Magic is happening now in the vernal pools

I wait with anticipation for this event every spring: monitoring the weather like a rabid meteorologist; trying to prognosticate and see into the near future with oracle-like prophecy. There is a helpful formula to use, though it is far from foolproof: Night time temperature over forty degrees, and rain, preferably for more than one day in a row. And warmer is better. But only if there is rain… or very wet ground. And it happens at night, though very often, they are still at it the next morning. Honestly, picking a March Madness bracket sometimes seems less complicated.

A wood frog in the water at Clear Creek. (Andrew Booose)

What am I waiting for?
Wood frogs and salamanders, of course. I can never decide which are my favorite. The wood frogs come first. Their skinny little bodies have just thawed out — really, a miracle of science, because they can freeze nearly solid and survive. They travel for up to a mile to congregate at the nearest vernal pool, or fish-free pond in the woods, and the males commence their singing, if you can call it that. It sounds more like dozens of tiny ducks quacking at the surface of the water. It’s apparently music to the ears of the girls, though, because within a day of this amphibian symphony, wood frog eggs appear in the pool.

Each jelly-like mass looks like a cluster of bubbles under the water, and each bubble has a single wood frog embryo. The wood frogs like to lay them communally, maybe to thwart predators, maybe to conserve heat in the event of a late freeze, or maybe they just all happen to be on the same side of the pool at the same time. Then, within days, they quietly disappear back into the woods for the rest of the year.

Not long after, or just as they are leaving, the salamanders appear. At Sharon Woods we have two species, the smallmouth and the spotted.

The smallmouths are the understated early birds, the color of mud with a haze of grey flecks on their sides. Their most distinguishing feature is… you guessed it, a rather small mouth. They appear before the spotteds, laying their small clusters of eggs in inconspicuous places about the pool.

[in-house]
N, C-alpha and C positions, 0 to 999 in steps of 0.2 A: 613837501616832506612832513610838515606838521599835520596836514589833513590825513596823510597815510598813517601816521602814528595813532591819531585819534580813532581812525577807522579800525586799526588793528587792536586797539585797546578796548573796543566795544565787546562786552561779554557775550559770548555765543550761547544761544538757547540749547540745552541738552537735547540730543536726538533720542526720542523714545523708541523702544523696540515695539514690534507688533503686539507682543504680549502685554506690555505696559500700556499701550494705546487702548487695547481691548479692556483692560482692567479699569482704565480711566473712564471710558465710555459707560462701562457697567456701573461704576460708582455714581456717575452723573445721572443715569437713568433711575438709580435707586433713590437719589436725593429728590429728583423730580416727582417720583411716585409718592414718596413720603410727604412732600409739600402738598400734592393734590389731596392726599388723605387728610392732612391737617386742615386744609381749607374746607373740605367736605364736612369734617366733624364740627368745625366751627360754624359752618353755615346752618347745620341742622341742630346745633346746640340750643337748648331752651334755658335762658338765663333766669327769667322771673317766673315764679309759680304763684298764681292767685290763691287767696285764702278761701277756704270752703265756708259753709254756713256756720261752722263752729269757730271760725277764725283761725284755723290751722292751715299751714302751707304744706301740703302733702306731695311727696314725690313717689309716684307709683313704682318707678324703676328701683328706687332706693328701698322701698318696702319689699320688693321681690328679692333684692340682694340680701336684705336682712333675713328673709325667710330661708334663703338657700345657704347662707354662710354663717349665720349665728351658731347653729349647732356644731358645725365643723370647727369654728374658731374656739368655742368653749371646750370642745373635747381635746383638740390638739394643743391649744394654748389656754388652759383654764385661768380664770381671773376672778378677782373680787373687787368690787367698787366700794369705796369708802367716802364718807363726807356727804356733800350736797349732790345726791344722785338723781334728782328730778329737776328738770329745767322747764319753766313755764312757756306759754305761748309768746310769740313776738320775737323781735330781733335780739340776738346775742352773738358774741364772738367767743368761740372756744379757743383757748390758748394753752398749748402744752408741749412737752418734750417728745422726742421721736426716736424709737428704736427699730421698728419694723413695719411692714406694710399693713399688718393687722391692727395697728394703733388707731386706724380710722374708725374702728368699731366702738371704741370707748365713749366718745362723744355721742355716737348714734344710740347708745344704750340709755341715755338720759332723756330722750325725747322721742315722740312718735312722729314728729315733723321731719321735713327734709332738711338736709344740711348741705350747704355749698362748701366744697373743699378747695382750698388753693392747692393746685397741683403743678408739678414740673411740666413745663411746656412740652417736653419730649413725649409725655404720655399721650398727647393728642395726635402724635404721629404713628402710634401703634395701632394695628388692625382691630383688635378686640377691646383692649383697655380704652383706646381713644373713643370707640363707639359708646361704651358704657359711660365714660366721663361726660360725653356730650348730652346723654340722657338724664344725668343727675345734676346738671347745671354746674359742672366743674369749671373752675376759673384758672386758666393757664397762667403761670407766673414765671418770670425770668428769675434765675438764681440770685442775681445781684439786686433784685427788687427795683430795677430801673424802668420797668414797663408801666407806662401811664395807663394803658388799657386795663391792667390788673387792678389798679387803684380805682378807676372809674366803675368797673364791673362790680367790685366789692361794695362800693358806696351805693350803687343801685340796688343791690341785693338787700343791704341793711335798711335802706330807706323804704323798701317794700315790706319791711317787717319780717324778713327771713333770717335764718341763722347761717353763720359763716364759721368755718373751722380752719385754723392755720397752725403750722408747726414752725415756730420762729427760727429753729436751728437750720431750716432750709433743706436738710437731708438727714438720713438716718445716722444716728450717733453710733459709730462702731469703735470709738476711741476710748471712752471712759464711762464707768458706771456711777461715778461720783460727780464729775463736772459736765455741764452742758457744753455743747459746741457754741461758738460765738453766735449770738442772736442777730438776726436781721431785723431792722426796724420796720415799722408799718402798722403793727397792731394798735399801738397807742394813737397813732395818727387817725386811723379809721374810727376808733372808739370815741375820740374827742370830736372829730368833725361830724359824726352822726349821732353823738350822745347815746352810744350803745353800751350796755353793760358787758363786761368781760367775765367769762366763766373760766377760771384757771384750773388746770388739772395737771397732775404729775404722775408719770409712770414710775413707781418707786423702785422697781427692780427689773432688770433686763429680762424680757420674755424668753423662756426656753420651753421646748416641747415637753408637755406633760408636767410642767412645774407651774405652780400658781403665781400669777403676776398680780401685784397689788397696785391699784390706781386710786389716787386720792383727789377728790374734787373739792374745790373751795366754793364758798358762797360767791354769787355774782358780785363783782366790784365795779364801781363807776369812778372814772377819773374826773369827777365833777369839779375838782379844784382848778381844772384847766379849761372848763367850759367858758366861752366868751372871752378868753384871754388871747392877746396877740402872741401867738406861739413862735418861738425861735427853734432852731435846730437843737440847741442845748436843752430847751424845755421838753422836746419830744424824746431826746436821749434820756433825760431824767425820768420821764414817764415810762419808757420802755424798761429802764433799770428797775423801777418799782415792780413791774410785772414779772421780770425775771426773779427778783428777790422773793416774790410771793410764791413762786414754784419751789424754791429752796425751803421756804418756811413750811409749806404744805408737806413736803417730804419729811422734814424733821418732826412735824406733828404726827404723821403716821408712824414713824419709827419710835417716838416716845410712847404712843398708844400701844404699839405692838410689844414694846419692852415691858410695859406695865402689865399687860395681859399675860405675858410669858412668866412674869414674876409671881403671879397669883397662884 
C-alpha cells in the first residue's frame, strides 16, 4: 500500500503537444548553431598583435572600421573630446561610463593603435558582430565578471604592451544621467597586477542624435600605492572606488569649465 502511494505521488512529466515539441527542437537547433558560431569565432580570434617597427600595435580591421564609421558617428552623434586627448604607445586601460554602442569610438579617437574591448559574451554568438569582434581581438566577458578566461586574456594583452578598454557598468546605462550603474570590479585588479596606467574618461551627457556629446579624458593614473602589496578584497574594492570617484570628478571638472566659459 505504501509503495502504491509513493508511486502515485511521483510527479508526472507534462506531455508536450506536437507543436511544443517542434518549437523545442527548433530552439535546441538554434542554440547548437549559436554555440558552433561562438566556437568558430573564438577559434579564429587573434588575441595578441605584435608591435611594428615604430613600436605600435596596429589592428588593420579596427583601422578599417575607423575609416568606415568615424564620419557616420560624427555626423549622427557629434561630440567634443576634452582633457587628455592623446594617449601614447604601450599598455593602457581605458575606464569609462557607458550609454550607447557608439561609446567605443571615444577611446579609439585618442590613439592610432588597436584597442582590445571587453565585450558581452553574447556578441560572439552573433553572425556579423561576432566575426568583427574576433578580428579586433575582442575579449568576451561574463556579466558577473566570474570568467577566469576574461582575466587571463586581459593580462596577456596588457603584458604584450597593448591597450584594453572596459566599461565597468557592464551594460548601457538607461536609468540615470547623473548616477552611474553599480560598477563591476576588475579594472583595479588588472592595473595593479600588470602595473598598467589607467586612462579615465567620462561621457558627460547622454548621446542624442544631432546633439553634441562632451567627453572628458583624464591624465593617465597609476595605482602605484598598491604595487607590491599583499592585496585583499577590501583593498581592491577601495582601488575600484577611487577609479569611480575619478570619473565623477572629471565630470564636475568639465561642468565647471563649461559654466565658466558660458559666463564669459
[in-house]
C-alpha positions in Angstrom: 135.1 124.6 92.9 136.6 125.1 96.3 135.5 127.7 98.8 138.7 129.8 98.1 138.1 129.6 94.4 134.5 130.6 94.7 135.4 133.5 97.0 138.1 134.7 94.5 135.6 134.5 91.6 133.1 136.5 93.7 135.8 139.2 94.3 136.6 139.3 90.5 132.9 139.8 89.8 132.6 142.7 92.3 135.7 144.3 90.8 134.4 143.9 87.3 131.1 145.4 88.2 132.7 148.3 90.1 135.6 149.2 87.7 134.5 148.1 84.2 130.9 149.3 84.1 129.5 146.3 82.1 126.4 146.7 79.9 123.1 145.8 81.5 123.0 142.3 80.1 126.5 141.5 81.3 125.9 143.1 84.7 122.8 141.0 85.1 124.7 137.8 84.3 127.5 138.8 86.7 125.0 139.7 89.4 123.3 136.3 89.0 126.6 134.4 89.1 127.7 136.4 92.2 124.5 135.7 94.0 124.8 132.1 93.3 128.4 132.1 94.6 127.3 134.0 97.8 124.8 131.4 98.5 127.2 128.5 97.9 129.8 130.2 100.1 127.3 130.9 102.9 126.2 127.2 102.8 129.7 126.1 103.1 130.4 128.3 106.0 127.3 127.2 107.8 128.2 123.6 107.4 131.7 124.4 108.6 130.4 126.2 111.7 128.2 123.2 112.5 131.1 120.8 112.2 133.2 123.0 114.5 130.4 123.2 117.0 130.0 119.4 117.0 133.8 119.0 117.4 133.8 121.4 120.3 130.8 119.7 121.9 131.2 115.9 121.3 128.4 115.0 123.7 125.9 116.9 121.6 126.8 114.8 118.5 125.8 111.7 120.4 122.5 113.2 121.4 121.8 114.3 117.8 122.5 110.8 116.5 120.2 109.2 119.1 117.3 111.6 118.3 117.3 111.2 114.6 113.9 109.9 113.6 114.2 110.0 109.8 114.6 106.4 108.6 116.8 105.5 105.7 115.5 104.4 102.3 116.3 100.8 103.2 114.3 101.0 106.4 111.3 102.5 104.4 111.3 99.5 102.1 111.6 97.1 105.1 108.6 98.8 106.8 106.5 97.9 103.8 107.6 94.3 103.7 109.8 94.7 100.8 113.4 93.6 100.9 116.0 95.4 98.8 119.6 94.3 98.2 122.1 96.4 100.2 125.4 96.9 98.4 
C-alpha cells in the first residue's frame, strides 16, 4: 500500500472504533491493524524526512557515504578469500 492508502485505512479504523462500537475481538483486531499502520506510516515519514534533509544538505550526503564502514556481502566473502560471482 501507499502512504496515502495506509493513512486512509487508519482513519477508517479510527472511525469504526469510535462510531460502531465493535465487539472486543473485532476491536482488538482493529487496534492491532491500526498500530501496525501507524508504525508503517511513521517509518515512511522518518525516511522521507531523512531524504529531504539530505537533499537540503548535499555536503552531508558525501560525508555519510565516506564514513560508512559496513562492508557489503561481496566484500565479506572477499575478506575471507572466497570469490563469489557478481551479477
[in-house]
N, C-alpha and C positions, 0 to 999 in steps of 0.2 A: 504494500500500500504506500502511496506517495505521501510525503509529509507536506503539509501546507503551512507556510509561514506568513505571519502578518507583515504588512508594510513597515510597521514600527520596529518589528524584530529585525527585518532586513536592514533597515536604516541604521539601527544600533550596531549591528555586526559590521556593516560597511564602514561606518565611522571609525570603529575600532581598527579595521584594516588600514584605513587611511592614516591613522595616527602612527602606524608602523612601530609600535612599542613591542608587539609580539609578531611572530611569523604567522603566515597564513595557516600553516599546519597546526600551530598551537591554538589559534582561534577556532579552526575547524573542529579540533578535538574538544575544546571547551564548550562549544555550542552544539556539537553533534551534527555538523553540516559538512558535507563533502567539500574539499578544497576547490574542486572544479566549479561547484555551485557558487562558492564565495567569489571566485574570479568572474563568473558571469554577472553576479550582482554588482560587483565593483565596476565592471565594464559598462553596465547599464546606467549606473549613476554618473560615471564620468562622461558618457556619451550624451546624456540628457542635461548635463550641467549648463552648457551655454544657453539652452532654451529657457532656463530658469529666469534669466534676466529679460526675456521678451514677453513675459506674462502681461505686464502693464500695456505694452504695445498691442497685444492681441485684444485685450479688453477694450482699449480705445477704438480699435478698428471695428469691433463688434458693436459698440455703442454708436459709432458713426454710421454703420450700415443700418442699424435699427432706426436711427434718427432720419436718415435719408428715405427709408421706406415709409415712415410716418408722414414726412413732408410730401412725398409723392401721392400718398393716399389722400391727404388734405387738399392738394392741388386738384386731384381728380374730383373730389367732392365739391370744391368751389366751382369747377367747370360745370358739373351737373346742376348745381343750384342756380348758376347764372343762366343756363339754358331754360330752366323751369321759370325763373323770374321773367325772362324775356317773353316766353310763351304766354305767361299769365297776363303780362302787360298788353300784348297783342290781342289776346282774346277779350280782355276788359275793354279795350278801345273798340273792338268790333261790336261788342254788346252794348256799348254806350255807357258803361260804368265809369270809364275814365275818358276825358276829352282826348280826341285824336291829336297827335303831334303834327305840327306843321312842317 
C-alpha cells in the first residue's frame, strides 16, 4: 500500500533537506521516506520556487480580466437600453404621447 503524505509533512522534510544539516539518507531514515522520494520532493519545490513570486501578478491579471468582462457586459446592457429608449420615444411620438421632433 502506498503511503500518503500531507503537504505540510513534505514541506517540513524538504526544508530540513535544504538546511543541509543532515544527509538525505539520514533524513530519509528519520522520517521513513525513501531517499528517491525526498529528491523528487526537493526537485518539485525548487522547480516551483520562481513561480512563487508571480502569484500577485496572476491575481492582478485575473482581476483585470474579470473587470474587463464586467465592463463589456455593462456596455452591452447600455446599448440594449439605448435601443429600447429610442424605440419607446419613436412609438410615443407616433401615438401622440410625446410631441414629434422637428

A spotted salamander at a vernal pool. (David Celebrezze)

It is the spotted salamanders who “wow” you with their fancy bright yellow dots. And they may not sing, but boy, can they dance! If you arrive on the right night, when the males and females are congregating, you can observe their twisting, turning, writhing water ballet. The performance, like so many in nature, is to impress the ladies. Males nudge and nose the females, releasing chemical cues that are presumably attractive to the girls.

They also muscle other males out of the way whenever they can. By the next morning, the pool is littered with spermatophores—little while lumps left by hopeful males. Each female will choose a spermatophore (or two, or three) to fertilize her eggs, then seek out a safe-looking branch, at just the right depth under the surface, to lay her eggs. You might not notice the egg clusters at first, even though they often contain over 100 eggs, but then—Bam! They swell with water to look and feel like handfuls of milky, translucent jello. At this point they are unmistakable.

This is of course, only the beginning of the saga for this next generation of vernal pool amphibians. All of the adults—frogs and salamanders alike—will return to their forest home within a week of egg laying, leaving their offspring to fend for themselves. (Don’t worry, they are well equipped to do so.) The wood frog adults can occasionally be found in the forest throughout the summer, hunting for insects in the leaf litter. But the salamanders, well, they don’t call them mole salamanders for nothing! They head back to the safety of their underground homes until next year, probably one of the reasons a spotted salamander might live for 20 years or more. It’s their brief appearance in the early spring that makes this week feel so special to me.

The masses of eggs left in the vernal pools are now in a race against time. Because within just a few short months, some years as soon as the end of June, the pool in which they have been laid will be completely dry. It’s part of they reason their parents came here in the first place: a temporary pond means no fish to eat your eggs or babies. There are challenges to growing up in a vernal pool though—watch this blog spot and see what April brings the wood frogs and salamanders of Sharon Woods.  (SEE VERNAL POOLS 2 – APRIL)


Sharon Woods Naturalist